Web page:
Special: On Apple’s iPad Pro, Apple TV, & iPhone 6S Special Event
Although Apple’s event took place almost a week ago and much of the Internet has spilled plenty of digital ink over the iPad Pro, new Apple TV, and iPhone 6S, I wanted to take my time and mull over the the big and small points of the event. I think some of these will be more apparent once devices start shipping, but the overall trend seemed to be incremental updates to keep Apple competitive.
iPad mini 4
The iPad mini has always been a device that Apple didn’t quite know what to do with. The first edition was a repackaged iPad 2 being sold alongside the oddball iPad 4. Much like the iPad 2, it also stuck around quite a bit longer than it should have, serving as the cheap iPad. The second revision was essentially a smaller and every-so-slightly slower iPad Air, complete with Retina Display and snappy 64-bit A7 processsor. The iPad mini 3 was disappointing—an iPad mini 2 with TouchID, Apple Pay, and gold option for $100 premium over its predecessor. The larger iPad had gotten an increase in power and became even slimmer, creating a gap in performance for the two current-generation iPads. Thankfully, this was mostly fixed with Apple’s briefly-mentioned update to the iPad mini (it got about a sentence)—it’s closer to the iPad Air 2 by being slimmer, having an A8 (although not A8X) processor, and a better display. The iPad mini 3 was dropped, giving each current-generation iPad a prior-generation counterpart as the cheaper option.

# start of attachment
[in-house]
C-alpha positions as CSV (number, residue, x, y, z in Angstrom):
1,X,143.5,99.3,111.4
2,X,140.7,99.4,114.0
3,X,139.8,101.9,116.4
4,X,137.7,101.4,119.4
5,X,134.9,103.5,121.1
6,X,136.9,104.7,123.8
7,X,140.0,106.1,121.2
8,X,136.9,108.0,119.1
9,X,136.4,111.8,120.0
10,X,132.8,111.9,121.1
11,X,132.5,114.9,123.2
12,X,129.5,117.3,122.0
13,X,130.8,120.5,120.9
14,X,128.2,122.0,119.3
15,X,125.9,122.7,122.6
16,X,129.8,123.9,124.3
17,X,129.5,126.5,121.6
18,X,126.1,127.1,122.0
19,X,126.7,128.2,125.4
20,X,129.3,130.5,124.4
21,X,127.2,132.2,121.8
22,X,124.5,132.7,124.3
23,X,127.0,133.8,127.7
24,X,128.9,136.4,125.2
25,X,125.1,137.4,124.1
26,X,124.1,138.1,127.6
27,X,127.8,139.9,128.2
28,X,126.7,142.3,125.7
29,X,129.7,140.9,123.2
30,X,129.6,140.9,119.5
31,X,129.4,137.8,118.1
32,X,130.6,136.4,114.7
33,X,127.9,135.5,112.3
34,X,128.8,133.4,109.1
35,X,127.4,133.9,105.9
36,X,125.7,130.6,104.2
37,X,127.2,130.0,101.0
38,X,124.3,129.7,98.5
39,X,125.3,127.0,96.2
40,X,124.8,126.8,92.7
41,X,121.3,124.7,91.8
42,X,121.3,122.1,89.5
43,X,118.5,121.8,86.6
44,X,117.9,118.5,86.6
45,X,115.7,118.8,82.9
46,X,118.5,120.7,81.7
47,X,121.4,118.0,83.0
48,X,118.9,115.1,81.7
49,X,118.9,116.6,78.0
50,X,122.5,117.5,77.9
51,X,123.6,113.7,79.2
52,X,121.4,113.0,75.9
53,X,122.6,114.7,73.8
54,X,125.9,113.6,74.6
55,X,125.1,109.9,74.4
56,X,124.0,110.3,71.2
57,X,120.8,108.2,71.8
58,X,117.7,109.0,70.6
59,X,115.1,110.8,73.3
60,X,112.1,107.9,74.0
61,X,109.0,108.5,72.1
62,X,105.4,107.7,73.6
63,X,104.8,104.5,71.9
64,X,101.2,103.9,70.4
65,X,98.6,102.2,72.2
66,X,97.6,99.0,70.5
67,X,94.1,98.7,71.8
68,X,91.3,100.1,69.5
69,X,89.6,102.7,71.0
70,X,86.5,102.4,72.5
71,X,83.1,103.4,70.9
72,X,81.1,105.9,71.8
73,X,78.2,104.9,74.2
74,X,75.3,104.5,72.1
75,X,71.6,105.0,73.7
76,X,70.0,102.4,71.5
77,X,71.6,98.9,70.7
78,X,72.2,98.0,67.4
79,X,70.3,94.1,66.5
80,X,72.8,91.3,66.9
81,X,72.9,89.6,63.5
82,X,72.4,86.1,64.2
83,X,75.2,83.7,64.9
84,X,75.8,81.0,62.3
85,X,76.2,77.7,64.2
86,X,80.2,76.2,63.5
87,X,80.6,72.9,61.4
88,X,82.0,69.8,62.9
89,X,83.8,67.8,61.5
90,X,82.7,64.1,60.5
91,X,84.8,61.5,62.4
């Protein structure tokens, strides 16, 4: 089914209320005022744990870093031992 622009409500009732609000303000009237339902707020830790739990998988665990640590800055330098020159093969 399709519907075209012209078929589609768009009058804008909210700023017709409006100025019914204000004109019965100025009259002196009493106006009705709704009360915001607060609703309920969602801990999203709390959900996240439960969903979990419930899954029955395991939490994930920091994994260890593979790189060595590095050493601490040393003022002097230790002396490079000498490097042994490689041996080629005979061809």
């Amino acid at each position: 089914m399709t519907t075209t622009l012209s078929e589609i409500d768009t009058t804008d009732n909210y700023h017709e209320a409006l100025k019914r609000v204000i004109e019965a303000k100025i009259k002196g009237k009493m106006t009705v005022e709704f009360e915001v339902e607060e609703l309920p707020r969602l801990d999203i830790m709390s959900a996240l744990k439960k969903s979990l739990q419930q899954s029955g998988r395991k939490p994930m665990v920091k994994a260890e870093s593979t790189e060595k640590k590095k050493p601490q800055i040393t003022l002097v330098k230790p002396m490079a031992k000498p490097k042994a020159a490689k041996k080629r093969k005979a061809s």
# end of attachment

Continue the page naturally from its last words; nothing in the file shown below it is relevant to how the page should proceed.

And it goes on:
Despite Apple’s quick mention, I find this a fascinating update and can’t wait to see what the benchmarks look like for this device, as it’s a compelling product and I might pick one up instead of a refurbished iPad Air 2 (the prices of the two are very close).
Interestingly enough, the iPad mini 4 is not just slimmer than its predecessors, but is slightly longer, requiring new cases and accessories. Fortunately, Apple will sell you a new Smart Cover and/or a silicone case (much like the one released for the iPhone 6 and 6 Plus last year).
While the smallest iPad received a significant update, the larger one did not—the iPad Air 2 will continue as-is for the foreseeable future. Instead, there is an even larger model to take the reigns as the big, powerful, professional model. The best way I’ve described it to my non-tech friends who have asked is that it is a bigger, more powerful iPad. My description may be a disservice to the device, but at this point, that’s what it is. We’ll need to have developers take advantage of the extra screen real-estate and processing power. As much as I’d love for this to replace my computer, especially at work, there are a few tasks that I need a Mac for.
In the discussion of the iPad replacing the Mac, I think we’re still very early on, but this is a positive first-step. If we were to use the analogy of the Apple II to Mac transition, we’re probably still in the era of the Mac Plus and Apple IIgs, but the iPad has gained ground in terms of raw processing power much faster than the software has caught up.
As for the accessories, the Smart Keyboard and the Apple Pencil, I think they make sense for such a device and it is a natural evolution, not quite "ripping off the Surface" as the Internet was quick to exclaim. I subscribe to the idea that the iPad is still a tablet first and most comfortable in that role, while the Surface is a PC first that just happens to have a tablet form factor. It’s a good device, but different enough from the iPad Pro that they will cater to very specific buyers. The accessories are a bit on the pricey side, but not too much more than some existing options available for other iPads.